cage wire and babies

Discussion in 'Rabbits' started by Chinclub, Mar 2, 2005.

  1. Chinclub

    Chinclub Well-Known Member

    Mar 2, 2005
    South Carolina
    I am new to rabbit breeding and we just had our first litter. The day she delivered I found one dead baby outside of the cage. Everyone else was safely tucked away inside the hutch is a nest. The more I think about it the more I'm thinking the only way that baby could be on the ground was if it fell through the wires. Now I am quickly approaching the 10 day mark and the babies will soon be leaving the nest. What is the largest the cage spacing could be and still keep newborns safely inside? I am breeding New Zealand Whites.
  2. Rosarybeads

    Rosarybeads Well-Known Member

    Oct 21, 2004
    I would say the smallest would be 1/2" any direction. Some wire companies sell "baby saver" wire, normal 1by2 wire that has about 2 or 3 inches of wire every 1/2" on the bottom section. Not sure where you live, but up near the border of Michigan/Illinois (Damars) sold this. They do ship.

  3. rabbitgal

    rabbitgal Ex-homesteader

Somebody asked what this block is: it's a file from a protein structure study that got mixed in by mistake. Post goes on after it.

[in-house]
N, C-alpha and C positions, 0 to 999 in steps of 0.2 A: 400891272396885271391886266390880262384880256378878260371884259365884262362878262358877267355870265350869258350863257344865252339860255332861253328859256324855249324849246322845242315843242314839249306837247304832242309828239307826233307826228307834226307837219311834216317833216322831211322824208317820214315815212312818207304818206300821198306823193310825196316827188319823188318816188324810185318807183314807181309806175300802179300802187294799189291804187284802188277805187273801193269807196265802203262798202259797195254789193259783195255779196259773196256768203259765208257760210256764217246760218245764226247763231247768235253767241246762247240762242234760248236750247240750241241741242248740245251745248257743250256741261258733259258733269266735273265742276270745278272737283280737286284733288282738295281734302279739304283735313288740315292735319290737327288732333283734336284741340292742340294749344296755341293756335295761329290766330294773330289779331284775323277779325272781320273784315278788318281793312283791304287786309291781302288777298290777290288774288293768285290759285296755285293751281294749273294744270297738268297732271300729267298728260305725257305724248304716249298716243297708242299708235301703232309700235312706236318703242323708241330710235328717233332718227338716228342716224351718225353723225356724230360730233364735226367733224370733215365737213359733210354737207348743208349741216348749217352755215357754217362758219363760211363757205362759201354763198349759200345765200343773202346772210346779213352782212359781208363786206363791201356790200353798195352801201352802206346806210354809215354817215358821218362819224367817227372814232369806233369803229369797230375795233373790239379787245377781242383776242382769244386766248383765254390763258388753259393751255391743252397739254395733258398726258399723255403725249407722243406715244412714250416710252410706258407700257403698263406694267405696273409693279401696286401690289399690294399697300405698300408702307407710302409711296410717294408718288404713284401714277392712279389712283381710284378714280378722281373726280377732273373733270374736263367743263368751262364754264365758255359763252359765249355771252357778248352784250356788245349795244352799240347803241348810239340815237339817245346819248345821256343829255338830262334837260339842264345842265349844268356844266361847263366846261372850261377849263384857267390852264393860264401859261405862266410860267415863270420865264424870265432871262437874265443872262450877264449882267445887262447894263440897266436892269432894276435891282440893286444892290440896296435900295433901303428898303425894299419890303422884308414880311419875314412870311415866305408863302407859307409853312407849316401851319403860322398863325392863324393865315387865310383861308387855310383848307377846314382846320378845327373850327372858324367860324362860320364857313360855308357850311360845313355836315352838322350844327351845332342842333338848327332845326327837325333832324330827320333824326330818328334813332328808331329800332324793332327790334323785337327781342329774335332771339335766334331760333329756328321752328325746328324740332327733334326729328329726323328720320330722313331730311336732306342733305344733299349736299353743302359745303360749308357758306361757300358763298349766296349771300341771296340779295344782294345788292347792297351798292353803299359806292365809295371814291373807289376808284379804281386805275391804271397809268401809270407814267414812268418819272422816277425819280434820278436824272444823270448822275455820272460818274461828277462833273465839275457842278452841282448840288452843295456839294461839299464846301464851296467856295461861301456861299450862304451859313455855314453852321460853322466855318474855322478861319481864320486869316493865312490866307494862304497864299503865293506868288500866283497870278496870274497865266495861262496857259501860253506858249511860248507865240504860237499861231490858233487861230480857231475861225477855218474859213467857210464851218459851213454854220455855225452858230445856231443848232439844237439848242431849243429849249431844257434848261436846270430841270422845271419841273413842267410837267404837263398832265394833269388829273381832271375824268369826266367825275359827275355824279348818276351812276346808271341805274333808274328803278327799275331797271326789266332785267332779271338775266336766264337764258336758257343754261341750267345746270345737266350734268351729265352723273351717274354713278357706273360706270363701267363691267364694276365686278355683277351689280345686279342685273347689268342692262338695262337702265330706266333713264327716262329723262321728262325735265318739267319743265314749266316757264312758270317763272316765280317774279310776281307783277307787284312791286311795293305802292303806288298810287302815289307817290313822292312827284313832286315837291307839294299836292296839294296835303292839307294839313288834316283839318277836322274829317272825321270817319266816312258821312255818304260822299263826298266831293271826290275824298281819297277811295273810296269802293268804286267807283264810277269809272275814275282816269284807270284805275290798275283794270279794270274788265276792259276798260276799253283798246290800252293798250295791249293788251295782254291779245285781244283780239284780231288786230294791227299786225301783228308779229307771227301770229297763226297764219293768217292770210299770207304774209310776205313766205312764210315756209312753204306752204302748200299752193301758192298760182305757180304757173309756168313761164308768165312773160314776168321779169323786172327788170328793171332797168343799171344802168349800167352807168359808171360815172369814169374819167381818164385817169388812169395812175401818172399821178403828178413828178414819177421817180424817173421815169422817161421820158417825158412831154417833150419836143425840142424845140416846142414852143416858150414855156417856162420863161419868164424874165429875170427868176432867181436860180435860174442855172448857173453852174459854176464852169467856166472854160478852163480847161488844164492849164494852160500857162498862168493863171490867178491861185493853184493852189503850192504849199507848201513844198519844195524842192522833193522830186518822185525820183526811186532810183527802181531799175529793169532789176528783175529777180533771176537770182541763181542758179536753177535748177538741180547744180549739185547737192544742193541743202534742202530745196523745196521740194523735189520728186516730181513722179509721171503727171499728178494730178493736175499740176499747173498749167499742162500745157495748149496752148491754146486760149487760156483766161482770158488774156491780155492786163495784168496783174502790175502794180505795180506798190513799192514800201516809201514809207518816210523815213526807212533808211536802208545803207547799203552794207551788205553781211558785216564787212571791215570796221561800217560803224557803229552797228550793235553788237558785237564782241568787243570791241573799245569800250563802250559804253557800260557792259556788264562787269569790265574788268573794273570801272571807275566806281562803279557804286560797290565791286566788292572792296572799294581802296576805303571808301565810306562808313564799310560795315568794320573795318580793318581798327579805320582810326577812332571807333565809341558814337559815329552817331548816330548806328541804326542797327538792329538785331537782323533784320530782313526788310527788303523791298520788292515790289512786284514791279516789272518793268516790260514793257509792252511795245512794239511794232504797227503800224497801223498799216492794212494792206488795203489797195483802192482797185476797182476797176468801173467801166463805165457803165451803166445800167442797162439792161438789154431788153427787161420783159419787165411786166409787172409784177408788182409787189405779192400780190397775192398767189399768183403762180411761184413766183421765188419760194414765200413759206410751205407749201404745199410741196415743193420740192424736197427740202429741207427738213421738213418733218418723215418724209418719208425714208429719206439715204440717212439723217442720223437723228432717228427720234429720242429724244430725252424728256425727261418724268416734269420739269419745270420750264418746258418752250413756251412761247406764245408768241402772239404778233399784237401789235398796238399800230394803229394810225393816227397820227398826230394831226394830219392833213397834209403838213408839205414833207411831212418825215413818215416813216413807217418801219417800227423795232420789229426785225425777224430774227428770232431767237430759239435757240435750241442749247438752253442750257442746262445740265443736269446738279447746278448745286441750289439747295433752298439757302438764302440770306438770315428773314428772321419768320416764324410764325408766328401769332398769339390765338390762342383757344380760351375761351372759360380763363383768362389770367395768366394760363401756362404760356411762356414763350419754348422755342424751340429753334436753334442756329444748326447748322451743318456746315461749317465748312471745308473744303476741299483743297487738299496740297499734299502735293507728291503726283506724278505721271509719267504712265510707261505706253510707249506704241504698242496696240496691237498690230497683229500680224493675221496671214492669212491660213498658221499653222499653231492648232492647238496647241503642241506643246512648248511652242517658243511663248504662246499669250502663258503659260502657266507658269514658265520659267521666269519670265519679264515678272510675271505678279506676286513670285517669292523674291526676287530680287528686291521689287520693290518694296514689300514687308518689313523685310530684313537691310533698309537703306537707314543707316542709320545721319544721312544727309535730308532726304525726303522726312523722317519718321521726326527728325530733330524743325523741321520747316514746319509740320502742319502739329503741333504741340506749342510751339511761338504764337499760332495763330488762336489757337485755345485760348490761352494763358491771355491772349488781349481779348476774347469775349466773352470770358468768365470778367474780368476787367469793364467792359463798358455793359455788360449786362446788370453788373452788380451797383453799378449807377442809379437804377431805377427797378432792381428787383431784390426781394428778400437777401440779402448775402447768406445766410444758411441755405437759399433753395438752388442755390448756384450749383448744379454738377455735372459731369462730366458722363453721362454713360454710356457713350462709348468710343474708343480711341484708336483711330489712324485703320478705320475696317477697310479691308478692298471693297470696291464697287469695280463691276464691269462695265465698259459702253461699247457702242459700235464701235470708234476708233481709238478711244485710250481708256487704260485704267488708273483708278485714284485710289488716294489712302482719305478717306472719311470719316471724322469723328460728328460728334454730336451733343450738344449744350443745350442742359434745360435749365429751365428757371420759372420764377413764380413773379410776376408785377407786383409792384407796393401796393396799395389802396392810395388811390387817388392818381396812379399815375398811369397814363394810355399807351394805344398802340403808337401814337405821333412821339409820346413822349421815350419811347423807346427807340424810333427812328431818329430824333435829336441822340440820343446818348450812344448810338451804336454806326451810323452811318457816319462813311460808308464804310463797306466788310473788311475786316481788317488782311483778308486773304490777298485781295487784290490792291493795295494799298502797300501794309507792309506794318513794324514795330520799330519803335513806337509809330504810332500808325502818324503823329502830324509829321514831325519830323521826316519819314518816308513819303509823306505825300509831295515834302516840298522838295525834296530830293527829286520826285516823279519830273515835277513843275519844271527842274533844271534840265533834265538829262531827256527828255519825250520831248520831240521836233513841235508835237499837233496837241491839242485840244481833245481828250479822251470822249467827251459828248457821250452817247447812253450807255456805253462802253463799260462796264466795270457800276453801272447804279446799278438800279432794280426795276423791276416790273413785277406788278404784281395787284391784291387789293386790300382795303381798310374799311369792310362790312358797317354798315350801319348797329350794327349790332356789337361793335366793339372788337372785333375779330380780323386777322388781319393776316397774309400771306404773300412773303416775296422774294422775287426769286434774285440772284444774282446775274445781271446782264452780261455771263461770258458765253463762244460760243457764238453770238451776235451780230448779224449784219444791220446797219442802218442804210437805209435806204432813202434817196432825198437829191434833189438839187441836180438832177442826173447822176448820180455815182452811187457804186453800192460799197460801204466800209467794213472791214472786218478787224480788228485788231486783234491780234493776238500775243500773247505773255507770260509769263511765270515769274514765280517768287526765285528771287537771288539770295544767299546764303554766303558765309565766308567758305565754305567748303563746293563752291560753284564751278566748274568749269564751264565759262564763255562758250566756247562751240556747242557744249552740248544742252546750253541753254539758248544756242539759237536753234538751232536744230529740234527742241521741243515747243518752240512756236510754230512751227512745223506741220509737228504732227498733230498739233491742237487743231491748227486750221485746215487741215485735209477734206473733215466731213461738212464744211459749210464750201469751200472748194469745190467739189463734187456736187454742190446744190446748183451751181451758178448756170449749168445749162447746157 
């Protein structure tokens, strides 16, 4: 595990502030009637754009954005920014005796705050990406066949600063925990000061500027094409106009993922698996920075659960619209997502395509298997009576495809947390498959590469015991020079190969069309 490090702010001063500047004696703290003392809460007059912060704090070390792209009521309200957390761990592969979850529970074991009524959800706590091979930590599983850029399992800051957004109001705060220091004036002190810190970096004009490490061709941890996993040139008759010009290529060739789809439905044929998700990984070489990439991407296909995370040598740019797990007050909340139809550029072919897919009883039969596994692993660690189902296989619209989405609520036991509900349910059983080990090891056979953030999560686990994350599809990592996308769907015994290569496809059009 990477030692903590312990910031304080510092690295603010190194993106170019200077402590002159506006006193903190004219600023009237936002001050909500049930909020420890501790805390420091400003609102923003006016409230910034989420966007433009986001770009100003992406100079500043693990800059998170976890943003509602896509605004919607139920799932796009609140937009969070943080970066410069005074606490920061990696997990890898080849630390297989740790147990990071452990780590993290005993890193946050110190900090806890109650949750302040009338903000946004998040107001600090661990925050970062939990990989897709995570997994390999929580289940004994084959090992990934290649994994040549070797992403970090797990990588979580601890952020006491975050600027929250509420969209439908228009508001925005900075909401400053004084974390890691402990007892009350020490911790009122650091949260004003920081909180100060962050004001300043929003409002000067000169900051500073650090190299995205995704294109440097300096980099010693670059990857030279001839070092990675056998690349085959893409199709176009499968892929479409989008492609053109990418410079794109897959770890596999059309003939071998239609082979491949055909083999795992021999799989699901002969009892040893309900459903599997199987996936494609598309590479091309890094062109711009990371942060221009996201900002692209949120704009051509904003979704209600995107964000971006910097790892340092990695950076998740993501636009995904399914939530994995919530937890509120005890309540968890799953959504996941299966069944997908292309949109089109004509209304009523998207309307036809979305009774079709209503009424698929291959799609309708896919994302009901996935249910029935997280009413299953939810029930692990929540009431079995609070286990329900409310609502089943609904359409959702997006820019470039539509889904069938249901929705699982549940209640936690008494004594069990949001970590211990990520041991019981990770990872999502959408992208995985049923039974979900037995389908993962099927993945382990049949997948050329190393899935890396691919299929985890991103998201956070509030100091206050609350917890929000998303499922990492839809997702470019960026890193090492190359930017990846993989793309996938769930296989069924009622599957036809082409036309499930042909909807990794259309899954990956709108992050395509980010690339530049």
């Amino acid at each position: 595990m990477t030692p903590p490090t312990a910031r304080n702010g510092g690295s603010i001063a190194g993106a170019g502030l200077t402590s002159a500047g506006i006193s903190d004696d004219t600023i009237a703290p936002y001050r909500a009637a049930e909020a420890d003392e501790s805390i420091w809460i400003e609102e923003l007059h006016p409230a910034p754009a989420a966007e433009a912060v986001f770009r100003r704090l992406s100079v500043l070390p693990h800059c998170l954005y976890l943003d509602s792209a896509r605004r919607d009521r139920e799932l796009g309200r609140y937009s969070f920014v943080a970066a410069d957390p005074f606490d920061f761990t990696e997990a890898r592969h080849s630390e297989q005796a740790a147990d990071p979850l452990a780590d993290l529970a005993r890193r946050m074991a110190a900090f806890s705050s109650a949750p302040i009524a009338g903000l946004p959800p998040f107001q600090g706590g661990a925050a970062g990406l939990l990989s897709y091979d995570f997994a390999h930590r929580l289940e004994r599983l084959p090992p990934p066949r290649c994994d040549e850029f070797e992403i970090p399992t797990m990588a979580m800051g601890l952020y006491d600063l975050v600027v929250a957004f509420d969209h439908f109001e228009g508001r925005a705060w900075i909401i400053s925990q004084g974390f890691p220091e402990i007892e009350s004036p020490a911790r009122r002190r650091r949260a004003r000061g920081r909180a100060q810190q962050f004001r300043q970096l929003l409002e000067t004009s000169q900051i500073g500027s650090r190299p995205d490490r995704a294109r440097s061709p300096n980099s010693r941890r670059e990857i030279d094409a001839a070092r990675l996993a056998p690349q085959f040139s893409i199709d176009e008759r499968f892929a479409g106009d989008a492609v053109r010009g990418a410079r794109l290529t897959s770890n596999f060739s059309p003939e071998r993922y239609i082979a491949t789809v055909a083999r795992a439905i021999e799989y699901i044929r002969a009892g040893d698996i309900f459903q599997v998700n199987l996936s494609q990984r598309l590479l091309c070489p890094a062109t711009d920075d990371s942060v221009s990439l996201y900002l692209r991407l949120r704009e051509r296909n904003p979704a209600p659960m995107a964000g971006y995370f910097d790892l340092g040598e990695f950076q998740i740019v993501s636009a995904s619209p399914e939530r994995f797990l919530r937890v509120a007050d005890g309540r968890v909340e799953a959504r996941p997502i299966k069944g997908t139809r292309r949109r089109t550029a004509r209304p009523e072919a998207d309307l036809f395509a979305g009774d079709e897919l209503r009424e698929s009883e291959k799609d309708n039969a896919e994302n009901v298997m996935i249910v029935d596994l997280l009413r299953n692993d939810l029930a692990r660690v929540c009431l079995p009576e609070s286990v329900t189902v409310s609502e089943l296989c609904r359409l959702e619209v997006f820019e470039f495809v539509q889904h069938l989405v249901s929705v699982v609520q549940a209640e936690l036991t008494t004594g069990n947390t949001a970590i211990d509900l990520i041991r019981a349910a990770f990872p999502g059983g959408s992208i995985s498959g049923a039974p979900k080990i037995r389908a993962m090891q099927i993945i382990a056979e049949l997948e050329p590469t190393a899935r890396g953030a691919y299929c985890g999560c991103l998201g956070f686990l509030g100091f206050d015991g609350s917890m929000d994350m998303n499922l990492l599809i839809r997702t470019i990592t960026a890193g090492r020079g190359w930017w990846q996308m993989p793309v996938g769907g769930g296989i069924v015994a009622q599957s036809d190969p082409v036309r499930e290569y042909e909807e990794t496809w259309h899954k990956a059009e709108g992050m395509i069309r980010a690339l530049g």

Feb 11, 2005
    You really can't get any bigger that 1" by 2" wire for the sides and top and 1/2" by 1" wire for the floor. You can also get the "baby-saver wire" effect without spending the extra money. We buy 14 gauge galvanized AFTER weld (best you can get in wire, lasts longer, and easier on bunny feet than the thinner 16 gauge stuff) 1/2" by 1" wire for the floor. It's 36" wide, and we only need a cage 30" deep, so to make a 30" by 36" doe cage we cut a piece 42" long (remember the wire is 36" wide, so our floor piece is 36" by 42"). We then fold up 3" on all sides and put the cage together as usual. Once it's completed we have a 30" by 36" doe cage with 3" of baby saver wire along the bottom. The other nice thing about it is that it makes the cage VERY strong and rigid. The less cutting and the more folding you can do when building cages, the better.